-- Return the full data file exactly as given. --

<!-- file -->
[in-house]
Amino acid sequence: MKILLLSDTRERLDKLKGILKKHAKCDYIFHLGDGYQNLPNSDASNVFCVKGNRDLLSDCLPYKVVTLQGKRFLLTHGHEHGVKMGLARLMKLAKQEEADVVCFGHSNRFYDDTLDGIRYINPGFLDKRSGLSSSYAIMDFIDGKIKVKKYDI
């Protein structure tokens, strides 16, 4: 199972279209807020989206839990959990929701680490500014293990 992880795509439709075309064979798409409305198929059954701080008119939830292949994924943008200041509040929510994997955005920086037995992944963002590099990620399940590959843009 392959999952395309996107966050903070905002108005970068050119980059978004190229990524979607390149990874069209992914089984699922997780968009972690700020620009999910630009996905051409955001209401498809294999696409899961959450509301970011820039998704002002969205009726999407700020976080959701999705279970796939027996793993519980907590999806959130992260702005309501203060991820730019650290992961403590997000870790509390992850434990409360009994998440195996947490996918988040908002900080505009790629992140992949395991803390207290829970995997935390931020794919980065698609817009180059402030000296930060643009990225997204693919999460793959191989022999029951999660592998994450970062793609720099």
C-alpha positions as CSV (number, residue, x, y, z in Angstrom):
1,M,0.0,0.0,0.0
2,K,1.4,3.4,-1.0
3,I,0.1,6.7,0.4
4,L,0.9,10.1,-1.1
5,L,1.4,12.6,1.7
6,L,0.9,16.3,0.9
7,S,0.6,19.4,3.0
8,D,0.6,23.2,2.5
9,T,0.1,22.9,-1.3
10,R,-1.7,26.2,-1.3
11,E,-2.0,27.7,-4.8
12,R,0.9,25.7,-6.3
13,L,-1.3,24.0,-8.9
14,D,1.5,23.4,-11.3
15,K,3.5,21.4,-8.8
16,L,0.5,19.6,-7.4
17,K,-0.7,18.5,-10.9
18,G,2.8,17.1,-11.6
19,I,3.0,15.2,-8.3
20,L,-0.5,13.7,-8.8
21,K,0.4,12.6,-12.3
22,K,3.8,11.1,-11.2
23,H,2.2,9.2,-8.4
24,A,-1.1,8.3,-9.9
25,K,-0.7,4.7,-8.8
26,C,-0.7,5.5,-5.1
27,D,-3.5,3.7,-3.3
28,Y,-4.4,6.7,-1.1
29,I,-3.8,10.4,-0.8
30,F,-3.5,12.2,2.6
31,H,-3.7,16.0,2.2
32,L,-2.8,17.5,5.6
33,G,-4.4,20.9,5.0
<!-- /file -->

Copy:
[in-house]
Amino acid sequence: MKILLLSDTRERLDKLKGILKKHAKCDYIFHLGDGYQNLPNSDASNVFCVKGNRDLLSDCLPYKVVTLQGKRFLLTHGHEHGVKMGLARLMKLAKQEEADVVCFGHSNRFYDDTLDGIRYINPGFLDKRSGLSSSYAIMDFIDGKIKVKKYDI
């Protein structure tokens, strides 16, 4: 199972279209807020989206839990959990929701680490500014293990 992880795509439709075309064979798409409305198929059954701080008119939830292949994924943008200041509040929510994997955005920086037995992944963002590099990620399940590959843009 392959999952395309996107966050903070905002108005970068050119980059978004190229990524979607390149990874069209992914089984699922997780968009972690700020620009999910630009996905051409955001209401498809294999696409899961959450509301970011820039998704002002969205009726999407700020976080959701999705279970796939027996793993519980907590999806959130992260702005309501203060991820730019650290992961403590997000870790509390992850434990409360009994998440195996947490996918988040908002900080505009790629992140992949395991803390207290829970995997935390931020794919980065698609817009180059402030000296930060643009990225997204693919999460793959191989022999029951999660592998994450970062793609720099």
C-alpha positions as CSV (number, residue, x, y, z in Angstrom):
1,M,0.0,0.0,0.0
2,K,1.4,3.4,-1.0
3,I,0.1,6.7,0.4
4,L,0.9,10.1,-1.1
5,L,1.4,12.6,1.7
6,L,0.9,16.3,0.9
7,S,0.6,19.4,3.0
8,D,0.6,23.2,2.5
9,T,0.1,22.9,-1.3
10,R,-1.7,26.2,-1.3
11,E,-2.0,27.7,-4.8
12,R,0.9,25.7,-6.3
13,L,-1.3,24.0,-8.9
14,D,1.5,23.4,-11.3
15,K,3.5,21.4,-8.8
16,L,0.5,19.6,-7.4
17,K,-0.7,18.5,-10.9
18,G,2.8,17.1,-11.6
19,I,3.0,15.2,-8.3
20,L,-0.5,13.7,-8.8
21,K,0.4,12.6,-12.3
22,K,3.8,11.1,-11.2
23,H,2.2,9.2,-8.4
24,A,-1.1,8.3,-9.9
25,K,-0.7,4.7,-8.8
26,C,-0.7,5.5,-5.1
27,D,-3.5,3.7,-3.3
28,Y,-4.4,6.7,-1.1
29,I,-3.8,10.4,-0.8
30,F,-3.5,12.2,2.6
31,H,-3.7,16.0,2.2
32,L,-2.8,17.5,5.6
33,G,-4.4,20.9,5.0